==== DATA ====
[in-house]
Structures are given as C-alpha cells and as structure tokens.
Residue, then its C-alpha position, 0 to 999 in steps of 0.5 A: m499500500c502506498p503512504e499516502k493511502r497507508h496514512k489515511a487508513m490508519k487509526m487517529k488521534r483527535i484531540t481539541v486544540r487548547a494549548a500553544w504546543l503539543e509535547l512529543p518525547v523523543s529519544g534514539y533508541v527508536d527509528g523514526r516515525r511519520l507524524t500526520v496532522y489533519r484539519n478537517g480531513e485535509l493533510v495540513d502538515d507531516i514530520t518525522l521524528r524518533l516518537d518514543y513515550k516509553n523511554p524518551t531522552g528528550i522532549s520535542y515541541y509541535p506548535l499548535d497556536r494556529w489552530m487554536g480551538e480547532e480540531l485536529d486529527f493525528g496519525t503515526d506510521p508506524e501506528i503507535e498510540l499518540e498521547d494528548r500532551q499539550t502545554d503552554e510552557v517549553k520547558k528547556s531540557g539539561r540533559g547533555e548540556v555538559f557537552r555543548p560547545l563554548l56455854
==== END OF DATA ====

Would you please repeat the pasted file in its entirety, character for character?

[in-house]
Structures are given as C-alpha cells and as structure tokens.
Residue, then its C-alpha position, 0 to 999 in steps of 0.5 A: m499500500c502506498p503512504e499516502k493511502r497507508h496514512k489515511a487508513m490508519k487509526m487517529k488521534r483527535i484531540t481539541v486544540r487548547a494549548a500553544w504546543l503539543e509535547l512529543p518525547v523523543s529519544g534514539y533508541v527508536d527509528g523514526r516515525r511519520l507524524t500526520v496532522y489533519r484539519n478537517g480531513e485535509l493533510v495540513d502538515d507531516i514530520t518525522l521524528r524518533l516518537d518514543y513515550k516509553n523511554p524518551t531522552g528528550i522532549s520535542y515541541y509541535p506548535l499548535d497556536r494556529w489552530m487554536g480551538e480547532e480540531l485536529d486529527f493525528g496519525t503515526d506510521p508506524e501506528i503507535e498510540l499518540e498521547d494528548r500532551q499539550t502545554d503552554e510552557v517549553k520547558k528547556s531540557g539539561r540533559g547533555e548540556v555538559f557537552r555543548p560547545l563554548l56455854